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Nestlé turns to new CEO to boost health push

January 9, 2017
Food & Drink

After decades of trying to push into healthier foods, Nestlé SA is elevating a new chief executive—plucked straight from the health-care industry—to kick its effort into higher gear.

Ulf Mark Schneider, 51 years old, takes the reins at Nestlé on Jan. 1. He spent the past 13 years heading German health-care giant Fresenius SE, which runs hospitals, makes medical equipment and supplies drugs and nutritional products.

Nestlé, the world’s largest packaged-food company by revenue, is tapping that experience as it works to reinvigorate its drive to diversify away from the slower-growing food and beverage products—like Stouffer’s frozen TV dinners, KitKat chocolate bars and Nescafé instant coffee—that have long been its mainstay.

PepsiCo Inc., General Mills Inc., Kraft Heinz Co. and others have pumped money into creating healthier products, or reformulating existing ones to make them less bad for you, with mixed results. So has Nestlé, but the company has simultaneously taken a more radical path: For years, it has also been investing in a bevy of health-care firms in an effort to profit from the intersection of food and pharmaceuticals.

Nestlé, which declined to comment for this article, also declined to make Mr. Schneider available to comment.

In September, Nestlé agreed to buy a British maker of a device to treat dysphagia, a swallowing disorder. Earlier in the year, it teamed up with a U.S. biotech to develop products aimed at restoring bacterial balance in the digestive system. It is also expanding aggressively into “medical foods,” intended to help prevent, treat or manage conditions like metabolism issues, cancer and obesity.

The effort has stretched back decades—Nestlé made its first health-care-nutrition investment in 1986—but it has gained more prominence in recent years. In 2010, Nestlé promised to “be a pioneer in the new industry that we are helping to shape in the space between a fast-moving consumer-goods company and a pharma company.” It created a separate health-science division the next year and since has made a series of acquisitions aimed at beefing it up. But so far, these haven’t delivered significant sales increases.

Last year, Nestlé health-science revenue was about 2 billion Swiss francs ($1.95 billion), or just 2.25% of overall revenue. The unit absorbed Nestlé’s prior health-care-nutrition business, which had sales of 1.6 billion francs in 2009, but is distinct from the much-larger general nutrition business.

Despite an array of bets in fields like oncology and depression, the health-science unit has no blockbuster products. Its biggest revenue generator is Boost, a flavored protein drink, rather than any of its disease-focused products, according to a person familiar with the matter.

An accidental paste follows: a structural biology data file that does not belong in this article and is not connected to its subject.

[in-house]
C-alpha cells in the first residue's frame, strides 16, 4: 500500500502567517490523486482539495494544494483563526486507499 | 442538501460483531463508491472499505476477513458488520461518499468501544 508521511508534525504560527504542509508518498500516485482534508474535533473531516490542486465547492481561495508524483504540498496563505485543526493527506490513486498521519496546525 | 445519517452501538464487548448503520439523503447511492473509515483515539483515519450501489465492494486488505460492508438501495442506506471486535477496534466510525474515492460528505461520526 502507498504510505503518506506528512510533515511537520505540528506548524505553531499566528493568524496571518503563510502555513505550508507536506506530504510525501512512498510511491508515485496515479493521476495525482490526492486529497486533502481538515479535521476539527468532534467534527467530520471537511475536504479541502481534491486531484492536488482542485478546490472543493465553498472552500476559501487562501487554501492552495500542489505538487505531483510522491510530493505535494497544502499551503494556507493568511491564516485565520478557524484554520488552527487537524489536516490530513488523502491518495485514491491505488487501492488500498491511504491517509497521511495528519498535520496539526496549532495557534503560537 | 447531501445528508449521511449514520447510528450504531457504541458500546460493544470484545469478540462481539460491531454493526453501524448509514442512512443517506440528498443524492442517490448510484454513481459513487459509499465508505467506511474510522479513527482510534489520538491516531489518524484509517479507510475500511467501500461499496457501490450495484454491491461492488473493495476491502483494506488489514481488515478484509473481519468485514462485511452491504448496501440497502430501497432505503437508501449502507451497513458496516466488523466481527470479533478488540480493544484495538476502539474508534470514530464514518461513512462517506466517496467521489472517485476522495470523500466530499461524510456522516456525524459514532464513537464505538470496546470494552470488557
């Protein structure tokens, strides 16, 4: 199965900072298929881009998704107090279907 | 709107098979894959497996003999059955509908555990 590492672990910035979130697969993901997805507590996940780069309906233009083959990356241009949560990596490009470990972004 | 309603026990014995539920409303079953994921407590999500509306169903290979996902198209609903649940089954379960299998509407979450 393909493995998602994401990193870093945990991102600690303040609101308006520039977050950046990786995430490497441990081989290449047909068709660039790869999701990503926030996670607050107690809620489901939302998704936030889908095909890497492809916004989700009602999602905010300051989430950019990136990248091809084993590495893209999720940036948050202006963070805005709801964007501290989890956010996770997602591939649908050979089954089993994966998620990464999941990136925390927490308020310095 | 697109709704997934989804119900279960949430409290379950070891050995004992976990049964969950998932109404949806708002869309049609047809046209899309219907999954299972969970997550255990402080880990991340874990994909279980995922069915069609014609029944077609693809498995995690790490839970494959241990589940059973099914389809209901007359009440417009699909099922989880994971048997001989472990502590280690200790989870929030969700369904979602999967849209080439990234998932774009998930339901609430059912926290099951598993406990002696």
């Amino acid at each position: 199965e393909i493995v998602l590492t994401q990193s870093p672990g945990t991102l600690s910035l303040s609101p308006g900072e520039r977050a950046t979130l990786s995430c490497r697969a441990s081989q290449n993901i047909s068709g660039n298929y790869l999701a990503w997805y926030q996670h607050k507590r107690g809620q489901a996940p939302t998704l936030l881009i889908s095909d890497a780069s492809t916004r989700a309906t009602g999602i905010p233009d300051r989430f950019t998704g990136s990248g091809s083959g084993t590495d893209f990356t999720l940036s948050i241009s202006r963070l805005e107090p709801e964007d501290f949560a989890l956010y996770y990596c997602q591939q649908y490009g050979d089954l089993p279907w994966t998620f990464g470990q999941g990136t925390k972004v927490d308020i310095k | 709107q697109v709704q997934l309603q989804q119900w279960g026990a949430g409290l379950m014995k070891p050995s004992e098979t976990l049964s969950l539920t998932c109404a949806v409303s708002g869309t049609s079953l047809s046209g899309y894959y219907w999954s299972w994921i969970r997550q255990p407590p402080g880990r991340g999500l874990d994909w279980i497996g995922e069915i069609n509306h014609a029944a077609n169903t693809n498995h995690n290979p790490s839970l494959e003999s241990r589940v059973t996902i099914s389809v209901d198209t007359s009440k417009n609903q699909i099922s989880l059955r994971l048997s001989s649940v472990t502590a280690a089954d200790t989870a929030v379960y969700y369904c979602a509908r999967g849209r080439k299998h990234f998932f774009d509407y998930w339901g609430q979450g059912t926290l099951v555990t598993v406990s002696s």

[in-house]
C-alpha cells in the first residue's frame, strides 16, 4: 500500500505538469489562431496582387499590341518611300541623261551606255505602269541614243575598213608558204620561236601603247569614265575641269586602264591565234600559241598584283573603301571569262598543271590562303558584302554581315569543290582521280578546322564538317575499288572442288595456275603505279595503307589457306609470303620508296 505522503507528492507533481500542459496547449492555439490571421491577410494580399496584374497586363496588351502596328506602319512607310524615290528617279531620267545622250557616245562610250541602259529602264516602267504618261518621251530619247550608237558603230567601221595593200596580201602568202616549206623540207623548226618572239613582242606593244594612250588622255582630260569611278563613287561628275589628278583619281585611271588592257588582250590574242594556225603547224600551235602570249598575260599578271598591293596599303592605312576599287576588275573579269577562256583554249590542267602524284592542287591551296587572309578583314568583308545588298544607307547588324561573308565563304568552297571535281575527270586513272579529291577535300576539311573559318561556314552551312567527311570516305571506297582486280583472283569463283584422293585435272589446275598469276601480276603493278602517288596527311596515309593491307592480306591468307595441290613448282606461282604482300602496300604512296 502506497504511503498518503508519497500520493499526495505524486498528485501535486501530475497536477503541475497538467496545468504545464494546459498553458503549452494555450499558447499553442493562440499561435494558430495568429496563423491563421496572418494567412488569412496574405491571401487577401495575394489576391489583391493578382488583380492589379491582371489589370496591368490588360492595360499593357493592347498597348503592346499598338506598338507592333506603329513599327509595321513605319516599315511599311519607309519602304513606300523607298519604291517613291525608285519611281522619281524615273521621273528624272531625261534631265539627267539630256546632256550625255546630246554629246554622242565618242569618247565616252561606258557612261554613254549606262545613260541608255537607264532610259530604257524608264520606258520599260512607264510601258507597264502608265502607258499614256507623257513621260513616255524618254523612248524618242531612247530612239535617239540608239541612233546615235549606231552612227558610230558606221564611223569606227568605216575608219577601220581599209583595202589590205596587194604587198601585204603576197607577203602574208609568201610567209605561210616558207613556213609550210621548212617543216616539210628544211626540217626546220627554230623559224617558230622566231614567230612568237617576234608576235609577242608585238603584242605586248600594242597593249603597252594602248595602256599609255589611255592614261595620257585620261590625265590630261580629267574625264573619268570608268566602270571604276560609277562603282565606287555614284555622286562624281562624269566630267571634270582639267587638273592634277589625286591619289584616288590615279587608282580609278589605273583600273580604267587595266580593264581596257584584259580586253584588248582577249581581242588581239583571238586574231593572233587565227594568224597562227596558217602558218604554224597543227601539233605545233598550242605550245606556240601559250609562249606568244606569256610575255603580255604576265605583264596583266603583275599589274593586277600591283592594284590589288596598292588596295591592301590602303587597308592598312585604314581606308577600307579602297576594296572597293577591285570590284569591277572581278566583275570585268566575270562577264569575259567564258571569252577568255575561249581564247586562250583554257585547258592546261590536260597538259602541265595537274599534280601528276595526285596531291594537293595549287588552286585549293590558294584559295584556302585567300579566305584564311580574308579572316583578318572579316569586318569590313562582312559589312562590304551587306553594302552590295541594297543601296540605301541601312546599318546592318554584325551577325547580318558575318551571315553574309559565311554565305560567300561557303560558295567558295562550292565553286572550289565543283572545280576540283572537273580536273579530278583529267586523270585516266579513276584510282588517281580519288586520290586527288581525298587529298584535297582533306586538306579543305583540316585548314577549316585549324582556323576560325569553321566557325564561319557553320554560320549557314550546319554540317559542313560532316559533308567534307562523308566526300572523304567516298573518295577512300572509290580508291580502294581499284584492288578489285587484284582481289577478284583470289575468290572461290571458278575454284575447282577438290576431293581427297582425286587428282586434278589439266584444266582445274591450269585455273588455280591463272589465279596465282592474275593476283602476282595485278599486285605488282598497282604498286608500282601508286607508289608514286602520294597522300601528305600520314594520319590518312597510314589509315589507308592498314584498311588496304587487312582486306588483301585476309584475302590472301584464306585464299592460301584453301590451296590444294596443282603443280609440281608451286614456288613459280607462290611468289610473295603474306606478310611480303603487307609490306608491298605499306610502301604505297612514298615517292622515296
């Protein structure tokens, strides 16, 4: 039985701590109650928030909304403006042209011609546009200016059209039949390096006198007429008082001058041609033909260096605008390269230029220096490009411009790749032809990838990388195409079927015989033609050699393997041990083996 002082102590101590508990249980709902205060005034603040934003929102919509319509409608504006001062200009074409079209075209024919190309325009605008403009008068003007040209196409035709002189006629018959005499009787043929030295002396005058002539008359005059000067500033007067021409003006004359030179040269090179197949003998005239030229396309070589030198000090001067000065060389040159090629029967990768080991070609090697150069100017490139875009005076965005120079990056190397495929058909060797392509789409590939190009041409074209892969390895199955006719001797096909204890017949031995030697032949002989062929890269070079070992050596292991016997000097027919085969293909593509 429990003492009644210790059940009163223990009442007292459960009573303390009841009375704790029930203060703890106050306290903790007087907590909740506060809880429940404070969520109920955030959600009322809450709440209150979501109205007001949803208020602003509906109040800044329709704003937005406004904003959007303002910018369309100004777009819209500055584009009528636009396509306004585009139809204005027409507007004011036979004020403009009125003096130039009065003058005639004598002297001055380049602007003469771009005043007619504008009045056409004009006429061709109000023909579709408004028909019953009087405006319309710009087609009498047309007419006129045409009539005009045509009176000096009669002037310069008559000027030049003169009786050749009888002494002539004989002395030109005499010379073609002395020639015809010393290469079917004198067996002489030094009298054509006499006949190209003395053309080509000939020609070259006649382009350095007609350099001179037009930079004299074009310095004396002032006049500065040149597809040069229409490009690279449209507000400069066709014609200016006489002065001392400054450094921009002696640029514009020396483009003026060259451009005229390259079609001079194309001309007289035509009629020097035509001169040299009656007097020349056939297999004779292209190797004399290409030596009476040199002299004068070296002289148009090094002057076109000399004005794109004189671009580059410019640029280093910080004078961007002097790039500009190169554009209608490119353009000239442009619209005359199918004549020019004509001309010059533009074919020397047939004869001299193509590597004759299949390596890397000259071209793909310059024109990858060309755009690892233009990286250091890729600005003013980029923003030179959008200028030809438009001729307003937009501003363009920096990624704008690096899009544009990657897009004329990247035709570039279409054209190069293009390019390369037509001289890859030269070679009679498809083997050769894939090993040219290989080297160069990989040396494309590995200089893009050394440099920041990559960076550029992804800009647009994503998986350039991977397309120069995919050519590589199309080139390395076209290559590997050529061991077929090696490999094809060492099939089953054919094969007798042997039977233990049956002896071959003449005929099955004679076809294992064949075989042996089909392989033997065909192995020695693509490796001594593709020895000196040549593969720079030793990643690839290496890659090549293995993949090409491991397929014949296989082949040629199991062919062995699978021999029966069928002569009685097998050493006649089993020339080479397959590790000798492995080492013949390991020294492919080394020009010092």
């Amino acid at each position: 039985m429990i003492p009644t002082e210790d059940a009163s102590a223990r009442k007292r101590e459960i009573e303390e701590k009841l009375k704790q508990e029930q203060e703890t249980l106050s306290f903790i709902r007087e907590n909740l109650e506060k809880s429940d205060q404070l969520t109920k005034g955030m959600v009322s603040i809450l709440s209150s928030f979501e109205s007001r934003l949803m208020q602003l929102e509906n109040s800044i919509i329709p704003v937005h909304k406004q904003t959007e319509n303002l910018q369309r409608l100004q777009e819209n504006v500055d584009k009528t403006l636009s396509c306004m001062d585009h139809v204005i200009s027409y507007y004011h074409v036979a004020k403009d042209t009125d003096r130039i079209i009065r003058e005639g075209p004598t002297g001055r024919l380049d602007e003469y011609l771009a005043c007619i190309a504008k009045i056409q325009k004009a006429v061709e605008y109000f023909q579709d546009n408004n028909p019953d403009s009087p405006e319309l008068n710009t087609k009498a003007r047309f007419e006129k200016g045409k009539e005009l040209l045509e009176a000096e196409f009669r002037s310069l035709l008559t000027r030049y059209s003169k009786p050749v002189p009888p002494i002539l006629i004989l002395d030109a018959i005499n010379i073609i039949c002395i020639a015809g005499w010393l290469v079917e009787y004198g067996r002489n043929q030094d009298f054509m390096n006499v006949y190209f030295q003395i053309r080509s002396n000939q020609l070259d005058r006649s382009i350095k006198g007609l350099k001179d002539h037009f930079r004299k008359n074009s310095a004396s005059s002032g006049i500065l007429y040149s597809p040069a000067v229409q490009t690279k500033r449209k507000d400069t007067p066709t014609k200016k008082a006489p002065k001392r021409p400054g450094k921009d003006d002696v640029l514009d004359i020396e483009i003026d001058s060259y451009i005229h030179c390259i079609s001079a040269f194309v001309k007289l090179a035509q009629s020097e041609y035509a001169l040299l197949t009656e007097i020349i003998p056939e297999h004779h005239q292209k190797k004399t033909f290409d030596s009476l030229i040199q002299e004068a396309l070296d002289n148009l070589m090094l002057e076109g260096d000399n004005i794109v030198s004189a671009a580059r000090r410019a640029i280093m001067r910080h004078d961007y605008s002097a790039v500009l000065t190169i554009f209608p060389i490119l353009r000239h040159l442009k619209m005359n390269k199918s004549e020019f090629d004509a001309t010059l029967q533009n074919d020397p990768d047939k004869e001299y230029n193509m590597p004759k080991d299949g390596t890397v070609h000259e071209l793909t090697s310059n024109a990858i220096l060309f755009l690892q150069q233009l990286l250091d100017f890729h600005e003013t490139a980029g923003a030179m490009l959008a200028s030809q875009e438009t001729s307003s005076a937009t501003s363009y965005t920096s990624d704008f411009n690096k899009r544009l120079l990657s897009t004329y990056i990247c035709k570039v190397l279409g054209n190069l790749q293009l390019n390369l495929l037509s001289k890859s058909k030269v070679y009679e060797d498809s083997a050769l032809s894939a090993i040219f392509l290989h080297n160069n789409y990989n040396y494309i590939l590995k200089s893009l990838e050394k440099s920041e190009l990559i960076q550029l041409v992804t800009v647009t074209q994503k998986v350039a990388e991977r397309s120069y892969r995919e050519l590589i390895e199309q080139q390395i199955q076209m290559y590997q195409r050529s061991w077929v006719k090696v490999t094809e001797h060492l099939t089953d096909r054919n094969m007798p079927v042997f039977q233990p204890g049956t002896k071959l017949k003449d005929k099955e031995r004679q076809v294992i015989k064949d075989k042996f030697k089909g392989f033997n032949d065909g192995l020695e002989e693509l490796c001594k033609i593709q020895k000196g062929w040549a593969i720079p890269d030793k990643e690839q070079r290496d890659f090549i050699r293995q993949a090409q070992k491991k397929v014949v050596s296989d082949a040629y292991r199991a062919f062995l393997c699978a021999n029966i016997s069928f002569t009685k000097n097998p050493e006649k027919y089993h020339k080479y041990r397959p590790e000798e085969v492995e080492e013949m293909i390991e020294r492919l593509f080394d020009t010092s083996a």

Critics have said Nestlé doesn’t disclose enough about the business and its trajectory. “This is something of a black box to us,” said RBC Capital Markets analyst James Edwardes Jones.

Shares of Nestlé have declined 1.7% so far this year.

Nestlé’s elevation of a health-care veteran, in Mr. Schneider, could help. He will take direct control of Nestlé’s health-sciences and skin-health units.

His financial record at Fresenius—before becoming CEO, he was CFO of its medical-care business—also could help Nestlé win over investors long accustomed to poor communication by management and thin margins.

Nestlé recently warned it would miss its own sales-growth target for the fourth straight year.

The company’s earnings-before-interest-and-tax margin is forecast to rise by just 0.57 percentage points between fiscal 2016 and 2018, compared with estimates of 4.58% for Kraft Heinz, 2.43% for Mondelez International Inc. and 1.56% for Kellogg Co., according to Jefferies LLC.

Investors hope this will change under Mr. Schneider who at Fresenius was known for his deal making and cost-cutting. Fresenius shares rose 1,246% during his CEO tenure. He is credited with boosting revenue through geographic expansion and a number of big acquisitions. Mr. Schneider “really knows the details and can communicate and explain it all in an easy-to-understand way,” said Marcus Luttgen, a portfolio manager at Alecta Pension Insurance Mutual, which holds shares in Fresenius and Nestlé.

Mr. Schneider has been working at the company since September learning the ropes. He is the youngest pick for the top job in 50 years and the first outsider CEO since 1922.

Mr. Schneider has already been suggesting new cost-savings initiatives, according to a person familiar with the plans, and pushing to accelerate existing cost-cutting measures—like centralizing companywide purchasing.

But Mr. Schneider lacks experience dealing with food and beverages, still Nestlé’s biggest businesses. He will be stepping up to manage a company significantly bigger than his old firm, with almost twice as many markets. Nestlé has 335,000 employees and sells products in 189 countries, compared with Fresenius’s 220,000 employees and operations in 100 countries.

“Nestlé has some material structural growth problems on things like U.S. prepared meals, ice cream, coffee and confectionery that have manifested themselves in its consistent guidance misses,” said Jefferies analyst Martin Deboo. Mr. Schneider, he said, will jump-start growth only by “moving the needle on brands like Nescafé and Maggi, not by repositioning Nestlé as a health company.”

By Saabira Chaudhuri

Source: Wall Street Journal

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